Saturday, November 29, 2008

Tis the Season to be Brutal

Jdimytai Damour died for our sins this Christmas as 2000 bargain crazed shoppers shattered the glass sliding-doors at the Green Acres Mall Wal-Mart in Valley Stream, NY., and trampled the Wal-Mart employee to death.

Now some may find ironic the story of a man trampled to death by shoppers so eager to buy gifts for their loved ones that they would mindlessly kill a man whose only crime was trying to help them do so. Irony, however, requires that things turn out opposite to what one expects, and the death of Mr. Damour is exactly what one should expect as Americans replace the baby in the manger with the bargain at the mall.

In a culture that has turned the birth of God into a celebration of consumerist excess, the death of Mr. Damour is nothing but a holy sacrifice at the temple of America’s true religion: shopping. We shop to provide our lives with meaning, and shopping like every other religion the west has invented demands its deaths on the alter of faith.

According to one shopper’s report in the Associated Press, when people were told to leave the store because an employee had been killed, they refused, yelling: “I’ve been here since yesterday morning.” They simply kept on shopping. Well, of course. What else do you do in the temple of consumption if not consume? Indeed, had they left the store empty handed Mr. Damour’s death would have been in vain. He died because there is nothing we honor more than a sale, not even a human life.

While Mr. Damour was the only person to die on Black Friday, he was not the only person injured at that Wal-Mart. A pregnant woman was battered by the crowd as well. Here, irony does apply, as pro-life Christians are more than happy to kill a baby to get a bargain.

We will soon hear wild-eyed talk show pundits screaming about the War on Christmas, but their opposition to all things Constitutional misses the real war on Christmas waged not by Jews, Muslims, atheists, and secularists, but by Christians themselves whose religion has been highjacked by consumerism.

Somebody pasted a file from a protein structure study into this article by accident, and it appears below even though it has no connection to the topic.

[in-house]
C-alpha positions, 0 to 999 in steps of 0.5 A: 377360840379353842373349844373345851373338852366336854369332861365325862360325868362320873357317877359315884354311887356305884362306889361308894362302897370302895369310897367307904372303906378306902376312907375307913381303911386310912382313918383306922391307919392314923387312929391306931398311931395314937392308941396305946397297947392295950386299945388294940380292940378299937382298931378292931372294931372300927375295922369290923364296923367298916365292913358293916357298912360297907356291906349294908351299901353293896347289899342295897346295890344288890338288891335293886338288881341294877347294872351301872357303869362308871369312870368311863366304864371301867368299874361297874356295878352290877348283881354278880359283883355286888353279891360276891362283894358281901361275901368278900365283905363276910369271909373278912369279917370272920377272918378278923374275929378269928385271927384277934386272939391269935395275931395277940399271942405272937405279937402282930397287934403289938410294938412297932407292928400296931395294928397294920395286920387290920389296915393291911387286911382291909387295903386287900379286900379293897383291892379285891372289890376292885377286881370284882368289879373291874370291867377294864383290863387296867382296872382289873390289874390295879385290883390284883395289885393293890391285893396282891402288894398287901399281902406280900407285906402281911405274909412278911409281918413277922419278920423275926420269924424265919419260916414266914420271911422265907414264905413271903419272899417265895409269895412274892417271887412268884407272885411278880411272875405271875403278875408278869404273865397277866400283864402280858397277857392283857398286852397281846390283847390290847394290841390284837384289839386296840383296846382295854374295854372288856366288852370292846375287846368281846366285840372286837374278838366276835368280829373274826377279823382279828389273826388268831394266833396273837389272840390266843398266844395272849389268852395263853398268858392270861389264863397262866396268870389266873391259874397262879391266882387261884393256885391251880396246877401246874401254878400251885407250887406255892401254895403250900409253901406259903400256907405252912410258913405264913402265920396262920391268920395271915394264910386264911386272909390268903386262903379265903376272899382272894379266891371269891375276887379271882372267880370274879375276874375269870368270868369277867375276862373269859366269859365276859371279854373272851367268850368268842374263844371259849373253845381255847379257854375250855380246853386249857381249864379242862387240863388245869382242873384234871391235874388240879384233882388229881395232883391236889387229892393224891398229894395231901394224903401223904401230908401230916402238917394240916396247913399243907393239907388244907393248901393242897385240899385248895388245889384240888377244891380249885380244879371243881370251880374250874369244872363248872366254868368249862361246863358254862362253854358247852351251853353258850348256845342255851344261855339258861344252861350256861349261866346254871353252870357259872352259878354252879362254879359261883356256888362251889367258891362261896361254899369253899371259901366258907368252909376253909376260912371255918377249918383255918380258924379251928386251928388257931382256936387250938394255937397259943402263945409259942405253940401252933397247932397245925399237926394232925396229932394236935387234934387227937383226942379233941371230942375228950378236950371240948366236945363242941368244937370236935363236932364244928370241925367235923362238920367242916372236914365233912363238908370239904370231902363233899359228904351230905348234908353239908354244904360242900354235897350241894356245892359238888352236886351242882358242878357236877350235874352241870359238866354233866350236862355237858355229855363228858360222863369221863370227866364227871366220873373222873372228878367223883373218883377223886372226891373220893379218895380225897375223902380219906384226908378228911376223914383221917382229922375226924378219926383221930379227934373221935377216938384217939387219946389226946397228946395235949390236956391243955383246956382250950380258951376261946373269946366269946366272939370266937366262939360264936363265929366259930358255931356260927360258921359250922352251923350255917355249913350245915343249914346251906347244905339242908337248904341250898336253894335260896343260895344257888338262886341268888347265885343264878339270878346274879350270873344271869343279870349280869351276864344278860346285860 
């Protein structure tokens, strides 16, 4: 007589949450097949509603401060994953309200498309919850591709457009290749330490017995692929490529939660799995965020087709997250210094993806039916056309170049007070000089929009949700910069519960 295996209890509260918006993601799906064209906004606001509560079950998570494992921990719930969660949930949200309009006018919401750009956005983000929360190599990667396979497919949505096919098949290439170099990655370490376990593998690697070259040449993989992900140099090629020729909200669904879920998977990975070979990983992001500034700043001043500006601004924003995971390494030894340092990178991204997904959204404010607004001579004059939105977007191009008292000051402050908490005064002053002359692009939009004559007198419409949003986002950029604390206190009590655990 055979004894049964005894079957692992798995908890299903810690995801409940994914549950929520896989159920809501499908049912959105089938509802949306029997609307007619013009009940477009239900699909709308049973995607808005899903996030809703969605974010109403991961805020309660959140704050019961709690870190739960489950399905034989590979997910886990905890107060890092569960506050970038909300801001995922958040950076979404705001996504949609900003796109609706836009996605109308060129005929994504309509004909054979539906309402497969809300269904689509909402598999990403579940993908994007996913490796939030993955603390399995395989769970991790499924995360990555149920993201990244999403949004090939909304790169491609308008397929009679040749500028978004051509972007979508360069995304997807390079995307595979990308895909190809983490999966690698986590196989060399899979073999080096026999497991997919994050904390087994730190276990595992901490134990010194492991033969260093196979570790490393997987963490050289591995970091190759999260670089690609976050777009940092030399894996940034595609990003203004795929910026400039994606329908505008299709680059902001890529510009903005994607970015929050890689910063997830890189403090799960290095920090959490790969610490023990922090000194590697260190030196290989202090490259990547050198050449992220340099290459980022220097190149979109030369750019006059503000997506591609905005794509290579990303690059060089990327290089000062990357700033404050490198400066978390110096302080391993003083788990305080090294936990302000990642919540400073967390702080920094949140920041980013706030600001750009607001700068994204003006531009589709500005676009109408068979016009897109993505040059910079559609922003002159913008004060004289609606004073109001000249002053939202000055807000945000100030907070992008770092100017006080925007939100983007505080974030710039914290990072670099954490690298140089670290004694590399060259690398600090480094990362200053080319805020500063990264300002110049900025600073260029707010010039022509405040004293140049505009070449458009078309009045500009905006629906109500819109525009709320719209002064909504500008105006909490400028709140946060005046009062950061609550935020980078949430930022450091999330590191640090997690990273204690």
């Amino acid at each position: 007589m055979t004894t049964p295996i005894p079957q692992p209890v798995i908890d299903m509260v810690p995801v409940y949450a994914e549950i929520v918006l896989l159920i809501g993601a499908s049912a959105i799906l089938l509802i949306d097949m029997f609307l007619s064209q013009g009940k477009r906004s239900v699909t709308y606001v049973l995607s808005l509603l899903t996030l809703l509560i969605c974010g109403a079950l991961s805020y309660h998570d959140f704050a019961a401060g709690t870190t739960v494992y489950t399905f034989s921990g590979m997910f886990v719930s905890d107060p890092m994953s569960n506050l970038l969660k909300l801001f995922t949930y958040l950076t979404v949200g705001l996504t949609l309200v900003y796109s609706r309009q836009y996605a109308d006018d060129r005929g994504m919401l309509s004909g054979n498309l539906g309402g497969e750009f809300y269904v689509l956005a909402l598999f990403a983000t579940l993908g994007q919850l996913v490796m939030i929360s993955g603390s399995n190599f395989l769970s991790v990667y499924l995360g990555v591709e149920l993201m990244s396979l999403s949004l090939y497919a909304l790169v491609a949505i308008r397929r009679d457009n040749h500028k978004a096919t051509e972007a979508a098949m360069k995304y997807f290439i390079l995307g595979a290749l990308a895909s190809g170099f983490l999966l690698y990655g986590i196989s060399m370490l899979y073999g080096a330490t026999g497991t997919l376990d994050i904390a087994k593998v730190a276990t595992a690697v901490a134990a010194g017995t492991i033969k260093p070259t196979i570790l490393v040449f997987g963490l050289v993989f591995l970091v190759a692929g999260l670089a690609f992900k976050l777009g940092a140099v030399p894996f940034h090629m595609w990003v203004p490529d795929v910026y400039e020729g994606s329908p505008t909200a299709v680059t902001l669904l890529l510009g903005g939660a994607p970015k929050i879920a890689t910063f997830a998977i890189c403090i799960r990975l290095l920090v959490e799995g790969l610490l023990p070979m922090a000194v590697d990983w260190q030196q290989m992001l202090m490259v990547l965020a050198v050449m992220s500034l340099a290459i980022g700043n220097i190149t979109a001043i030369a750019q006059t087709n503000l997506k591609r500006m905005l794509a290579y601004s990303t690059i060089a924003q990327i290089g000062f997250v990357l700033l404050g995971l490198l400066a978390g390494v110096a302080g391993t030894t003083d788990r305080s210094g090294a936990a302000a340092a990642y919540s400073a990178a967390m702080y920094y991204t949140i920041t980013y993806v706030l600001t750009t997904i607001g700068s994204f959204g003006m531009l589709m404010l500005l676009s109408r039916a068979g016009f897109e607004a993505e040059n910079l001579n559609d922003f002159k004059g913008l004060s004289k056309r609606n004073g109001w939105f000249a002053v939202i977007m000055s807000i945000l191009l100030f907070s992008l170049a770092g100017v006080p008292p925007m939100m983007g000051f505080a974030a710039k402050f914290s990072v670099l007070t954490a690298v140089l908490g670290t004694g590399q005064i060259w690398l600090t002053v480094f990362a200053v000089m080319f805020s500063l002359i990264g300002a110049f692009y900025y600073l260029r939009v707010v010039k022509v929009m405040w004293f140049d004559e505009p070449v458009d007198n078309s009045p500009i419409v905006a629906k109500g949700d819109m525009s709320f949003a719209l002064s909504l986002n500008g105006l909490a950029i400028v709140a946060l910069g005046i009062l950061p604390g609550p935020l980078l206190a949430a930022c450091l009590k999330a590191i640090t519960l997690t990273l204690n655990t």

I admit to going out on Black Friday to see the spectacle, and to rent a video. The parking lot at the shopping center in my oh so Christian town were filled with angry people circling for an empty space like vultures waiting for a man to die. Once inside the store, the anger on the faces of the shoppers was palpable. There was a frenzy that I found truly frightening, and I left after only a few minutes sans video.

I am sorry Mr. Damour died. I am sorry for him, his family, for us, for America, for Christianity, and for Jesus who warned us that following him would lead to death, but who never imagined a man being martyred for a highly discounted bit of Chinese junk.

Merry Christmas to all, and to all a good fight.


Mano said...

Firstly congrats on 21 or 22 or 29 regular readers... (probably tens more of casual ones like myself, who log on every few weeks to be refreshed and inspired)

Secondly a minor synchronicity: I had just posted the following on Australia @ Christmas when I read your post. Two yids badmouthing yoshke panderer...

Australia @ Christmas

What a nauseating deluge of commodification
what a povery of thought and feeling
magazines and newspapers bursting with huge catalogues
of things and things and things
to ram down each others stockings like Foie Gras feed
down the throats of geese

what a meaningless orgy of evasion
as if buying what is shiny today and discarded tomorrow
could somehow substitute for husbands giving
their attention to wives
parents giving their attention to children
employees giving their attention to what they were hired to do
people giving attention to their environments

this is not giving
this is running as far from giving
as matter will allow

but at least mercy is shown
to millions of pigs and sheep
and cows
who receive their Christmas gift
as a bolt in the brain or a knife at the throat
and do not have to witness
the drunks and the glass wounds
and the emergency rooms
and the desperation induced
by the gap between
the adverts and the reality

I posted a link to your post on my blog

Rabbi Rami said...

Well done!